When electronic mail burst on the scene as a mainstream business tool a few years back, many computer pundits declared that faxing was doomed. E-mail was easier, faster, and, especially, much cheaper. Today, it's clear that at most, E-mail slowed the growth of fax a bit. What's more, manufacturers continue to turn out gear designed to make faxing easier and more efficient.
One of the most intriguing of these products is the new LaserJet 3100 from Hewlett-Packard Co. The $699 machine, based on the $400 LaserJet 6L printer, can handle all the printing chores of your Windows 95 or NT computer with 600-dot-per-inch black-only output at six pages per minute. It adds scanning, copying, and a sophisticated fax machine, combining to make for an inexpensive and compact multifunction machine that does several things very well.
The 3100 could easily justify itself as a stand-alone fax. Until recently, laser faxes have been designed for heavy-duty work and cost well over $1,000. The cheapest faxes use miserable thermal paper that curls up, fades quickly into illegibility, and costs roughly 5 cents a sheet. Slightly more expensive units use inkjet printers, which are noisy and use relatively expensive ink cartridges. Lasers offer the best and fastest printing, quiet operation, and the lowest per-page cost of supplies.
Unlike many earlier multifunction machines, the 3100 does not scrimp on fax capabilities. It can hold 150 pages in memory, save 175 numbers for speed dialing, distribute faxes to up to 25 group lists, and poll remote fax machines to fetch transmissions.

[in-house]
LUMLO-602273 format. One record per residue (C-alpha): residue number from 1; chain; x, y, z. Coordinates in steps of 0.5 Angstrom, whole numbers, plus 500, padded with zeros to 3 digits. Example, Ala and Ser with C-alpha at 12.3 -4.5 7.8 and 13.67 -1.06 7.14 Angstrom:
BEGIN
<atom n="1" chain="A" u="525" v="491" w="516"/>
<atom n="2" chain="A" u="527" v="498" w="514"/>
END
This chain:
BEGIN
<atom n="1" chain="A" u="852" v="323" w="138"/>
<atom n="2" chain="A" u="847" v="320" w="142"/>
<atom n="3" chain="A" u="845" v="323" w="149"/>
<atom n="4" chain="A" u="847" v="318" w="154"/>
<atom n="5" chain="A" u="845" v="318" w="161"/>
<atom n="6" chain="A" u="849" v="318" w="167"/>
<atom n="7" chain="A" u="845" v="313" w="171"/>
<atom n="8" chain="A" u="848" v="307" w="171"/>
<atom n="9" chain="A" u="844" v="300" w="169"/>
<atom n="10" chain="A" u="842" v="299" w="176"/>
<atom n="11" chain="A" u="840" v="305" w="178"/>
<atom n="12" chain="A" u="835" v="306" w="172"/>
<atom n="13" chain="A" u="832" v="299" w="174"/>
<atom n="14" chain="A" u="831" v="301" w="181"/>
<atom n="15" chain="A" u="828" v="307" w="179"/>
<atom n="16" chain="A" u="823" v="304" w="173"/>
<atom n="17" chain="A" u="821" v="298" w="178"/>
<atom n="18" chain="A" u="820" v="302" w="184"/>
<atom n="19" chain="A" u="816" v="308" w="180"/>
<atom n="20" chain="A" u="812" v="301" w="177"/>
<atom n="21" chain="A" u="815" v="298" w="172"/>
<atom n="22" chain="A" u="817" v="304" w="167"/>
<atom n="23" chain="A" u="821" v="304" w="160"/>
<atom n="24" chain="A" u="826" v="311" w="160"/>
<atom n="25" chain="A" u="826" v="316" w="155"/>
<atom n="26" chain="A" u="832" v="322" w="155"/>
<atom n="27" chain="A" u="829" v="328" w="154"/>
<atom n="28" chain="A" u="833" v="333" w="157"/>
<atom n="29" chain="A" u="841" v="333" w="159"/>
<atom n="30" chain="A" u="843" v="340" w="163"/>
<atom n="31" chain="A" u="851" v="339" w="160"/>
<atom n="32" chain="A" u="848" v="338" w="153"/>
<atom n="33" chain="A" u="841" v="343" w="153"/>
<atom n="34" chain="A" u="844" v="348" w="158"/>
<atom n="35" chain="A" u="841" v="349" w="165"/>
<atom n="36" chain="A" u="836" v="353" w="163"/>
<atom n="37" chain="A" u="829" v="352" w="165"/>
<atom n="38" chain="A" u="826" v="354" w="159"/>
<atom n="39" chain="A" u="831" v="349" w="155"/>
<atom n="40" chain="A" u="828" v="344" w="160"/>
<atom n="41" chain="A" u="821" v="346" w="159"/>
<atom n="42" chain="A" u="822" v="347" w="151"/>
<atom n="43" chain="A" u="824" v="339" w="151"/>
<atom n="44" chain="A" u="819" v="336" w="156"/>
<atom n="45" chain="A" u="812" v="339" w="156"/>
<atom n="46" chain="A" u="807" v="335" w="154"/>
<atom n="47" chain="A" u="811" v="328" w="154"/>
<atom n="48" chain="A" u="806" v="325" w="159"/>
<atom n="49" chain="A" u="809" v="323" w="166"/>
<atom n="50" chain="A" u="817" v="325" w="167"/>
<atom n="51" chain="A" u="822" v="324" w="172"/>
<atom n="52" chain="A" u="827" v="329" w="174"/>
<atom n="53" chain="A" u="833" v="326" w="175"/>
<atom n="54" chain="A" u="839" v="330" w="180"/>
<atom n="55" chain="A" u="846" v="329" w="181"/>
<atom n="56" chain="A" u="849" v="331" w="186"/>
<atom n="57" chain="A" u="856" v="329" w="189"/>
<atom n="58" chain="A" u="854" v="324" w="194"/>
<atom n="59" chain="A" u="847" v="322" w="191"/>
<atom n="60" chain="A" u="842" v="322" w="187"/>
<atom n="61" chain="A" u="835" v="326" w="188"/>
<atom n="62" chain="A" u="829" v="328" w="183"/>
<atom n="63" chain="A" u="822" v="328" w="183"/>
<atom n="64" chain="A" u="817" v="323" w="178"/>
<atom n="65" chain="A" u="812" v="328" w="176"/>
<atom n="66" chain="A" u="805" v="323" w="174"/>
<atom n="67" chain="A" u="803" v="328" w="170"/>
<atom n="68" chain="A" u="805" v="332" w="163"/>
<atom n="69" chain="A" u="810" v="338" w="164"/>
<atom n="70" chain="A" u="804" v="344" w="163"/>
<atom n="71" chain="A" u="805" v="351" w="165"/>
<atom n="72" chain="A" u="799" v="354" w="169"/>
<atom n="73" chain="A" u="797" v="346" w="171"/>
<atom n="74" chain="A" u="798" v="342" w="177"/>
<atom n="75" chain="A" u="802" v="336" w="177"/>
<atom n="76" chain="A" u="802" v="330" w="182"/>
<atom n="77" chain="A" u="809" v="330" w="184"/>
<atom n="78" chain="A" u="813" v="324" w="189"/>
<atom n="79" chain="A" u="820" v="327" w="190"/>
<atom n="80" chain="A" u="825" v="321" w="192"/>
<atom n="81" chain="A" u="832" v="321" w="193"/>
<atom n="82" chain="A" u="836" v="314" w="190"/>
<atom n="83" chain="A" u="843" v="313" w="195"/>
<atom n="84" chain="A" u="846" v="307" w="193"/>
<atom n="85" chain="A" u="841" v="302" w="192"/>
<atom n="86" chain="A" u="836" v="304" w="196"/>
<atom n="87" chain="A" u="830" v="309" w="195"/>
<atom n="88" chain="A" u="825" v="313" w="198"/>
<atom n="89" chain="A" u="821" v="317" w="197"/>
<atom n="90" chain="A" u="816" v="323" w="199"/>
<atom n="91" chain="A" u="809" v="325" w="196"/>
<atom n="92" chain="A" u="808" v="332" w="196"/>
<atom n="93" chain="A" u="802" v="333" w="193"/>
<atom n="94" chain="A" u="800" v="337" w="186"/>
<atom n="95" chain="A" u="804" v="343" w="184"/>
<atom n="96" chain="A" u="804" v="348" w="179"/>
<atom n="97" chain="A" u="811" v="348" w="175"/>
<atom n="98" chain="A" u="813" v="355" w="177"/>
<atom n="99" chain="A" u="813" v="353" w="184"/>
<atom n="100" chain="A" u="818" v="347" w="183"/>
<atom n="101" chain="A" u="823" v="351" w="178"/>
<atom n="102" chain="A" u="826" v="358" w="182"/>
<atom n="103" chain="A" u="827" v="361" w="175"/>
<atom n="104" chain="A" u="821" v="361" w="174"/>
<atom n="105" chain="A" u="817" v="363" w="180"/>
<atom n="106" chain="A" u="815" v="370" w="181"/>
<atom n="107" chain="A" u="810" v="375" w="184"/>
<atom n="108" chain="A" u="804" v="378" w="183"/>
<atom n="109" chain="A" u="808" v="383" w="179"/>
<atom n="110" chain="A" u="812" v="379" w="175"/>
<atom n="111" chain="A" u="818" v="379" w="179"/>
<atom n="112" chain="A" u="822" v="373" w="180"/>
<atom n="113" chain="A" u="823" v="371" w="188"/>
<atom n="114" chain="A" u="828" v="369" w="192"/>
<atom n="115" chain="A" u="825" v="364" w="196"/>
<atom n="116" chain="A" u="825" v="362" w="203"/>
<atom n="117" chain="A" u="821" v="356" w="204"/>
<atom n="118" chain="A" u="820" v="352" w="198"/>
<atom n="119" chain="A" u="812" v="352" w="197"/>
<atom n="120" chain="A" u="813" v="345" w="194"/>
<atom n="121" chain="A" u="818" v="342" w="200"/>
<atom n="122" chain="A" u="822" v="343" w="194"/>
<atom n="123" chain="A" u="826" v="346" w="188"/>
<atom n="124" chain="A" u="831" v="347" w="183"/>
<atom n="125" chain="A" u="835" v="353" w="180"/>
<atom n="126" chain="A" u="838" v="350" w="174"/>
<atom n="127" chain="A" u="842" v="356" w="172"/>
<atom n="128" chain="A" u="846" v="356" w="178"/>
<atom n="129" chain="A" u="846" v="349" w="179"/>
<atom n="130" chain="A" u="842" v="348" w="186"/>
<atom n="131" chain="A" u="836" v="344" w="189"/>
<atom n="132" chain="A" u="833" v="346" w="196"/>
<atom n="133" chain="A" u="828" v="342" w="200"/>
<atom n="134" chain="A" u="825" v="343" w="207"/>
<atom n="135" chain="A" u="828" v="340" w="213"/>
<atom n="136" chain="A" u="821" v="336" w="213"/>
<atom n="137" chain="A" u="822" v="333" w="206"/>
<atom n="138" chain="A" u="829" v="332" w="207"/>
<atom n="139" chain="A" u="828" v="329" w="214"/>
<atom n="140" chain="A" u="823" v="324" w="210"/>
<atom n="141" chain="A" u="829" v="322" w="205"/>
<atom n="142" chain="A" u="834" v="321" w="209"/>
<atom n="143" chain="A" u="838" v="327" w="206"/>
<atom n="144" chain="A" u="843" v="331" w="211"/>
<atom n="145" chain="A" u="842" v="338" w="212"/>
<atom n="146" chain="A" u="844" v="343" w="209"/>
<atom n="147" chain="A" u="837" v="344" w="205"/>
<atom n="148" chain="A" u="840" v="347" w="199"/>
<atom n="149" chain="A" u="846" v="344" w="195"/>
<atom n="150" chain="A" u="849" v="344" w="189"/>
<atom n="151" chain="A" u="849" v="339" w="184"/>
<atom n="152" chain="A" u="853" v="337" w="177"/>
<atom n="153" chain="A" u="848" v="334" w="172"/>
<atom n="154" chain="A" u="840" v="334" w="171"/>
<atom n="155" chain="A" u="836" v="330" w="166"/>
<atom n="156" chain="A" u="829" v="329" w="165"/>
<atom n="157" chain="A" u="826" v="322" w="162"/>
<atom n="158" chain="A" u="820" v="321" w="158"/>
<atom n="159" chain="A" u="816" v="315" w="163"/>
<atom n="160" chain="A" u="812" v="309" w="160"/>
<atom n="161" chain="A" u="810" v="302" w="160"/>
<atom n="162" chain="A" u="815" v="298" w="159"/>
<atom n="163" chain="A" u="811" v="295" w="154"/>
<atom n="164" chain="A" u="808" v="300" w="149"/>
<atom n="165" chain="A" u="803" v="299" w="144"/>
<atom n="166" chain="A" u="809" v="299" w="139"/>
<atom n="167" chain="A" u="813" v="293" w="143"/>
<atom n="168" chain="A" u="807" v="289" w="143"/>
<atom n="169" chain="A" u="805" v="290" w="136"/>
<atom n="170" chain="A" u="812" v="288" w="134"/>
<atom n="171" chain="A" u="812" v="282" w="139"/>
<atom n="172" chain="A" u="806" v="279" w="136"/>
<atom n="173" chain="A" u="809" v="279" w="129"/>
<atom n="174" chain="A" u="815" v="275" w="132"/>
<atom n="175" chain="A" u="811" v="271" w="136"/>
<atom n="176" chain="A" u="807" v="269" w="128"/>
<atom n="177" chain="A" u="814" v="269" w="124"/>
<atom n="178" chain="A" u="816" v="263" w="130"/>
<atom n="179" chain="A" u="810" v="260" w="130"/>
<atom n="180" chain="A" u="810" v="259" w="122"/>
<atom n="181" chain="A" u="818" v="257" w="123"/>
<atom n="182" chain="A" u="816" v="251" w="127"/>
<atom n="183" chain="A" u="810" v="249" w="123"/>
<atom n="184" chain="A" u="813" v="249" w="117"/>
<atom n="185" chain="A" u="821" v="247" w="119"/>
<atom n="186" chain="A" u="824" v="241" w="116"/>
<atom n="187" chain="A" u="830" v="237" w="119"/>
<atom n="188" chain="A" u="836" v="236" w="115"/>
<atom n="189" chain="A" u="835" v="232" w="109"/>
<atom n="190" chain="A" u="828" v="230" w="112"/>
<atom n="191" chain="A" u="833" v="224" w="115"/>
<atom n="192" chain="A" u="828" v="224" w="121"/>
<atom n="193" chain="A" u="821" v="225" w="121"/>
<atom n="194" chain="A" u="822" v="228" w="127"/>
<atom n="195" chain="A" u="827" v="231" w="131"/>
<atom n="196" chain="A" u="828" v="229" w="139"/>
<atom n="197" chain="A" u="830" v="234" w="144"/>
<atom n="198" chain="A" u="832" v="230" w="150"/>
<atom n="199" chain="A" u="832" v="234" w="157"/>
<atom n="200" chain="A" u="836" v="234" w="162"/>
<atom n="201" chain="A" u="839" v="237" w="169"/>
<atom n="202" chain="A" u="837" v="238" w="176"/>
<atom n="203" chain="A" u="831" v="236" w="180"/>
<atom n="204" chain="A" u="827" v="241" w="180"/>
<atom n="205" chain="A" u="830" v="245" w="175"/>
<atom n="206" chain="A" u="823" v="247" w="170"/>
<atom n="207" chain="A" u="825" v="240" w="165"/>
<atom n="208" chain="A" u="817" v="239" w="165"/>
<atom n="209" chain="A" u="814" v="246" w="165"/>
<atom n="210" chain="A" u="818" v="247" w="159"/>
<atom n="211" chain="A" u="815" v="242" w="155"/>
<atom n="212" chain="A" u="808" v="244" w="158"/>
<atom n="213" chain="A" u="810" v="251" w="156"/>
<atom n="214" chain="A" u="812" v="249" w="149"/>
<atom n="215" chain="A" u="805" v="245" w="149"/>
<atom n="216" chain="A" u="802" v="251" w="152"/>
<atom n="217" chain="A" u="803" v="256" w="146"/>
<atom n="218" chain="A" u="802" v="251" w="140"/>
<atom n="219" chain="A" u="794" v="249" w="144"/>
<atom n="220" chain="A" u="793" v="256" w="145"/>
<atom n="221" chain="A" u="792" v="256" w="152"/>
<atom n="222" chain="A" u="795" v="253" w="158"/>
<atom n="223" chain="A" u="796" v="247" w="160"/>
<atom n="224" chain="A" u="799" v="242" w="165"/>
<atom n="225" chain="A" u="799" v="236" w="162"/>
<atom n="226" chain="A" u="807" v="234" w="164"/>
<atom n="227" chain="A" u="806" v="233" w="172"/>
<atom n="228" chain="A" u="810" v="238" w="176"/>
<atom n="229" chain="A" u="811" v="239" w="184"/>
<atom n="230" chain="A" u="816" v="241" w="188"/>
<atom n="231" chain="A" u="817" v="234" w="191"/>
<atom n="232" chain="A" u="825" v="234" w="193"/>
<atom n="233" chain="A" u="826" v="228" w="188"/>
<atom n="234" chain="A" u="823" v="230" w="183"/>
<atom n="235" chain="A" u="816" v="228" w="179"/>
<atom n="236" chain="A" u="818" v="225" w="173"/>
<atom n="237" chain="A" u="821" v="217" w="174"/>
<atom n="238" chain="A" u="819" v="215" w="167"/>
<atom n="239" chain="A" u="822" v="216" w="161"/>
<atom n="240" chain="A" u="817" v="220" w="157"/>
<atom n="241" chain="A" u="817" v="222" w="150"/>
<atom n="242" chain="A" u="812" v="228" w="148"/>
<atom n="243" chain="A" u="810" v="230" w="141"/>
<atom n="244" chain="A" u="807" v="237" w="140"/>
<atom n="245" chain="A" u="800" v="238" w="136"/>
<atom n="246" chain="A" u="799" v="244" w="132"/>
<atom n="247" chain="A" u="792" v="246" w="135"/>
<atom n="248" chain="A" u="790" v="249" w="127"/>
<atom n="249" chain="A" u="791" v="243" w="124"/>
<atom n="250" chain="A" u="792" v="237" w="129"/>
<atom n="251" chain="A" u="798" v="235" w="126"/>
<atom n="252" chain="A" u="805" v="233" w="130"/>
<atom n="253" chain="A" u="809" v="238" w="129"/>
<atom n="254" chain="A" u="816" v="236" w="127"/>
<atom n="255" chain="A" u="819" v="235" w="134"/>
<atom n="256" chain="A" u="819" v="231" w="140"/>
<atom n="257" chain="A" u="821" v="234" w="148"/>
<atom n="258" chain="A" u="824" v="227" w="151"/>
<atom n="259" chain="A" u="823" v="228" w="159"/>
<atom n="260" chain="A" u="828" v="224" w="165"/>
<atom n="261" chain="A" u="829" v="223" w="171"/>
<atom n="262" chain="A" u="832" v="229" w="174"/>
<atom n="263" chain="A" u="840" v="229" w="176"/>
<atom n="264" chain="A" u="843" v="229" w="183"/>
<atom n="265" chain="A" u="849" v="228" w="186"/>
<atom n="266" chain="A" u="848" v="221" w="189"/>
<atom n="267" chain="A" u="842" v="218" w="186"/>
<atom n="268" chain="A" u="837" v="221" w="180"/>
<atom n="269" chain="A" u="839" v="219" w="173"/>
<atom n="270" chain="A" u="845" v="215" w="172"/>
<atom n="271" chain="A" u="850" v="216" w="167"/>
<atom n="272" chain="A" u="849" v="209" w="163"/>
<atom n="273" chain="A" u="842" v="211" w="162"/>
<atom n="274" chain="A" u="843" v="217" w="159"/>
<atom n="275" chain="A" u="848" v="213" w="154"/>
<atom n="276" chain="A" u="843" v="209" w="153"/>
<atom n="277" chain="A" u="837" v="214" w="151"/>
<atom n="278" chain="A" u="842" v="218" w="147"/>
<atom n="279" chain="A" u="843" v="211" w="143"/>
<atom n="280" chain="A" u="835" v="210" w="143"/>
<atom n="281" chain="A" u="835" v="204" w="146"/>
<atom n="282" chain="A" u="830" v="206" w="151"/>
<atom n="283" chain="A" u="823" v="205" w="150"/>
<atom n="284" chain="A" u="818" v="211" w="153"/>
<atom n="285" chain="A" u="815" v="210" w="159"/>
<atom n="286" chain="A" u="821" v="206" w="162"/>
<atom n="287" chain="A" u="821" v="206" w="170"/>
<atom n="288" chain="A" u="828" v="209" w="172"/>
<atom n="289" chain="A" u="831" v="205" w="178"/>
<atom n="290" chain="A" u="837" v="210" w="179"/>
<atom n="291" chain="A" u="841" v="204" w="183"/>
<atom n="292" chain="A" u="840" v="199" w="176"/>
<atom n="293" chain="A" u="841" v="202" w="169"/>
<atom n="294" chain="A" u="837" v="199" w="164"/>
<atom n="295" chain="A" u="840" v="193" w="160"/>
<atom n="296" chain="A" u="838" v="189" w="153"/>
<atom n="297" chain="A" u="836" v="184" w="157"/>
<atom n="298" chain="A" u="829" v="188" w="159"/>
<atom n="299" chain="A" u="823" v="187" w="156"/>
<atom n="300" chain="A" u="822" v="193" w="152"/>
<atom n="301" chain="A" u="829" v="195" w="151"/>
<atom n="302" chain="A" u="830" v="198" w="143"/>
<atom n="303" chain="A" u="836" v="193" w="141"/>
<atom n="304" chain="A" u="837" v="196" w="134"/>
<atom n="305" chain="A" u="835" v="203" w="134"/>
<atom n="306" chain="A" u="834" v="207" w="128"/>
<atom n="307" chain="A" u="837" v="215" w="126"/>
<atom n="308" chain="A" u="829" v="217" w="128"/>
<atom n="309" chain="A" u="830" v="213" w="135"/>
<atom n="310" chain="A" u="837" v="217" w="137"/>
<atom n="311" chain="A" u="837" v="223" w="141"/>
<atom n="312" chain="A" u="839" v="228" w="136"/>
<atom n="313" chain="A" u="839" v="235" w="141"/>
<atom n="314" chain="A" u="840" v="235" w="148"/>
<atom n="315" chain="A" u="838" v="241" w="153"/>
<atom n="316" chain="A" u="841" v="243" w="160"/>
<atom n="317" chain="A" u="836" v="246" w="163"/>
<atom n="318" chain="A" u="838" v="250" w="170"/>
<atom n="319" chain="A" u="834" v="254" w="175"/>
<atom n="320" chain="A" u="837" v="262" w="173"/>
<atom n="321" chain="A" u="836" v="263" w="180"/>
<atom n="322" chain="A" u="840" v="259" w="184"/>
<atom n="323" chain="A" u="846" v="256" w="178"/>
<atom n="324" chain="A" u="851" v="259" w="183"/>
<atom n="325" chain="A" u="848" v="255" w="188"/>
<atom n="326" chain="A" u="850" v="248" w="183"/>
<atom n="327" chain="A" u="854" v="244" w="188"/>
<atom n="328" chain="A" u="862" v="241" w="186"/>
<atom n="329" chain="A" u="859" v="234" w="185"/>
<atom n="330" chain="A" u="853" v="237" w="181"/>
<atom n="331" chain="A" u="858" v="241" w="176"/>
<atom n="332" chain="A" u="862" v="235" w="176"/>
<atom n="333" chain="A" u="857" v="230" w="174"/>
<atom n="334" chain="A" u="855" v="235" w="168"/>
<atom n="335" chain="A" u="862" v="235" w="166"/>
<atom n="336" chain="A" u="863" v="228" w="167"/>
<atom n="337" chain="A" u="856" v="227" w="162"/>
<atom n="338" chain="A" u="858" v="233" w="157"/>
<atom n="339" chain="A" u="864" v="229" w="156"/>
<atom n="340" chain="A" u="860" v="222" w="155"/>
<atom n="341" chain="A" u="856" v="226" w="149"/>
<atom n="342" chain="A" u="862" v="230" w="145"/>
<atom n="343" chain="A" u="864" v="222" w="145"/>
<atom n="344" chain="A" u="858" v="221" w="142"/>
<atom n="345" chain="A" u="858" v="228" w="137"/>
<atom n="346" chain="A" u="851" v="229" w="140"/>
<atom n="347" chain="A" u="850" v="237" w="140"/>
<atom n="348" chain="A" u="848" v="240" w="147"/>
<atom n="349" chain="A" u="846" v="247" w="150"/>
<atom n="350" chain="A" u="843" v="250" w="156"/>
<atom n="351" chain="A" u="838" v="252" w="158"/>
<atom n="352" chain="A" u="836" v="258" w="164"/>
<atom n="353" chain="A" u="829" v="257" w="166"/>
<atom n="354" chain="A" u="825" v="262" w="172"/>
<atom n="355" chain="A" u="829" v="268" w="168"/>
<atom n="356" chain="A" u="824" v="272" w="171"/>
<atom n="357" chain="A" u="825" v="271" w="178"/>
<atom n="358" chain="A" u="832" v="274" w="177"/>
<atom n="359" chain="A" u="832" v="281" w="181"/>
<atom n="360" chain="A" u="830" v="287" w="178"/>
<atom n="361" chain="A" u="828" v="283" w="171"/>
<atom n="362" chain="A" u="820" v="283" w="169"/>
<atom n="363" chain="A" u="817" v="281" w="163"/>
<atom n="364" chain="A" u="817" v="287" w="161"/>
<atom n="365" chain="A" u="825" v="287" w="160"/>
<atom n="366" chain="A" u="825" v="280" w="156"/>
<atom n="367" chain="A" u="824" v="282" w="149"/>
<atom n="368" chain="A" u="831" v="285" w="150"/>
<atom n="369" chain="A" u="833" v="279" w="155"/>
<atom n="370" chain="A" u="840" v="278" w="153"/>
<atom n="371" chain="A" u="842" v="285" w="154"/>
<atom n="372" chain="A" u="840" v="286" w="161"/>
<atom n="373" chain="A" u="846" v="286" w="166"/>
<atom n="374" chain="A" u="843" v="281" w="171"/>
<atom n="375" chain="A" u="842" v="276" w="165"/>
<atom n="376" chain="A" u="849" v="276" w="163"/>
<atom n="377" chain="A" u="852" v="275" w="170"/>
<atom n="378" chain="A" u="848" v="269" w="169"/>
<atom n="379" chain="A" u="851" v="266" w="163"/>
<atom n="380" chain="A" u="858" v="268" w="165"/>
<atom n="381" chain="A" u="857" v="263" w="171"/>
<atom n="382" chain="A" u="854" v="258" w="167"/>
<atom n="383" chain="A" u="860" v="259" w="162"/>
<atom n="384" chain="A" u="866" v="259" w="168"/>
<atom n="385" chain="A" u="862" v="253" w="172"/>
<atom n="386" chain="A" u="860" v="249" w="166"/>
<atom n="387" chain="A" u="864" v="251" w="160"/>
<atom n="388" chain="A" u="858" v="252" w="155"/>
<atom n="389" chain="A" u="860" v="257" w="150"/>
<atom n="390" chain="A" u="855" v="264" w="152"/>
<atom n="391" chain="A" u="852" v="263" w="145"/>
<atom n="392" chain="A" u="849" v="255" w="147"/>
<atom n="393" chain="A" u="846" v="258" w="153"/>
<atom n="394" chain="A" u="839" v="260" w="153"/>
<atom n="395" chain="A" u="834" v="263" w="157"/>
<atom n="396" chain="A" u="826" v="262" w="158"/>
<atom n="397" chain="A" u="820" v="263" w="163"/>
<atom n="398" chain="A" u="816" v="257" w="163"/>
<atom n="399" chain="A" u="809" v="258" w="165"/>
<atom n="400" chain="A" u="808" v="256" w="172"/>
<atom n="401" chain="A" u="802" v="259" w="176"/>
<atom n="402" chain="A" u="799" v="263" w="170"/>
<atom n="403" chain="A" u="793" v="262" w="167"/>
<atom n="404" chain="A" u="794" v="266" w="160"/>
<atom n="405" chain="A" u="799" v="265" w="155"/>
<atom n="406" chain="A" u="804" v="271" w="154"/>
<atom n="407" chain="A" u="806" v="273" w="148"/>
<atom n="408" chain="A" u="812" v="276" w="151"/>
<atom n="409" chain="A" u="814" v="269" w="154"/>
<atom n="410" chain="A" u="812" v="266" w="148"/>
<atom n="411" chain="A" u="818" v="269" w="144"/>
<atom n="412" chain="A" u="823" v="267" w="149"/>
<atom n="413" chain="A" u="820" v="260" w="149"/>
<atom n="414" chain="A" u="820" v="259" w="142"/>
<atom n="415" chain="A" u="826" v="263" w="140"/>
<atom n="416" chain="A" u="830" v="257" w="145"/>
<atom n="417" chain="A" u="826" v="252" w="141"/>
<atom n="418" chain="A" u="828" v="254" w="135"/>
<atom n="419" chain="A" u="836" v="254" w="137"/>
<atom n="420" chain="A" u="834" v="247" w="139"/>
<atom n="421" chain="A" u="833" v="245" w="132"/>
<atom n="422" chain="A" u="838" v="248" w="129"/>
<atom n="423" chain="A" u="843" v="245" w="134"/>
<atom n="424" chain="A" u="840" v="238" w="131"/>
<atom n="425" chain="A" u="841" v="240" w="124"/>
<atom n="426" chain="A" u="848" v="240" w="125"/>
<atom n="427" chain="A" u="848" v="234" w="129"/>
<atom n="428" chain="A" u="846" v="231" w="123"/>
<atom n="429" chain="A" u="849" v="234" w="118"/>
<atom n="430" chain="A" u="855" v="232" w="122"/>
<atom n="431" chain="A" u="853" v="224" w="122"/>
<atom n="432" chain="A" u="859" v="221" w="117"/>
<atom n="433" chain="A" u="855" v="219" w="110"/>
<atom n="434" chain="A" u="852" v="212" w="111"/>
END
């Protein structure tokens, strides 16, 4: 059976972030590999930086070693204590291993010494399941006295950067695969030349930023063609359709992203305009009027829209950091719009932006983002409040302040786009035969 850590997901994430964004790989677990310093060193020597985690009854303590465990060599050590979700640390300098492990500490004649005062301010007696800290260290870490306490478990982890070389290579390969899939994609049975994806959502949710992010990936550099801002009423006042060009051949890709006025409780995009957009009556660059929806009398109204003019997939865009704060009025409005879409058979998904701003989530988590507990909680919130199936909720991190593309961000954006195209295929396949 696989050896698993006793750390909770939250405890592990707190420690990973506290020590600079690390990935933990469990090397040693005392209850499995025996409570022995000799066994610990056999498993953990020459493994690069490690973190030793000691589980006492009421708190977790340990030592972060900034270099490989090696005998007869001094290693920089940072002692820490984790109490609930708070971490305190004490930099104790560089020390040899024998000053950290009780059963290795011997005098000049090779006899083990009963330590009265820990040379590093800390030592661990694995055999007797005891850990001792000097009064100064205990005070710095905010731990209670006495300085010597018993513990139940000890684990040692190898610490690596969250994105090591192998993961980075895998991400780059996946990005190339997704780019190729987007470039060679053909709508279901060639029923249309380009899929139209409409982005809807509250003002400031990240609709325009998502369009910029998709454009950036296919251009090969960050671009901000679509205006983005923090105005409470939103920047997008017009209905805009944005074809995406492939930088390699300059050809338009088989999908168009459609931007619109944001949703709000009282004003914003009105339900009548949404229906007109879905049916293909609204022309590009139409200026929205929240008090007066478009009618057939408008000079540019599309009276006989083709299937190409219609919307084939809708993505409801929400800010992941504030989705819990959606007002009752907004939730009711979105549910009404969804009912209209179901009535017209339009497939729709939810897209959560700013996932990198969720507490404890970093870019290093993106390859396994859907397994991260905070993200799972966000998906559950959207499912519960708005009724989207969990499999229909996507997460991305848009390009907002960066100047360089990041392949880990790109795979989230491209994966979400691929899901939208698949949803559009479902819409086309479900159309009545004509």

While all of these functions can be controlled via the 3100's push buttons, the unit really shines when you operate it through your PC using the very capable JetSuite software from JetFax. JetSuite lets you control the 3100's scanner, copier, and fax functions from your computer. Drop a document to be faxed or scanned into the input slot, and a menu pops up on your screen asking if you want to fax, copy, or scan the document. Choosing "fax" allows you to fill in a cover page form, dial the phone, and send the document to one or more recipients. As with other fax software, you can create documents in a word processor or other application, then dispatch them by "printing" to the fax machine.
If you send a lot of faxes--enough so that your fax machine is busy most of the time--you might want to move up to the JetFax M900 series, starting at $2,495. The M910 offers the same general features as the HP and the same JetFax software. But it is designed for more rugged use--faster printing, bigger paper bins, more memory, and other features consistent with a heavy-duty cycle. Other models in the family add dual-line faxing so that you can send and receive simultaneously. The ultimate in fax capability is software--such as RightFAX, starting at $1,495--that runs on a Windows NT server and allows faxes to be sent and received from any PC on a network.
At the other end of the spectrum, you can equip your computer for faxing at very little cost. Just about every modem sold today has the ability to send and receive faxes. Windows 95 (but not NT) includes fax software. If you want something more capable, Symantec Corp.'s $95 WinFax PRO adds more sophisticated features such as distribution lists. An inexpensive sheet-fed scanner, such as a $99 Visioneer PaperPort VX, lets you fax any page that can be scanned.
Fax may not be the coolest form of communication, but it still wins for reliability and ubiquity. With a good PC-based setup, it can be among the easiest and most efficient, too.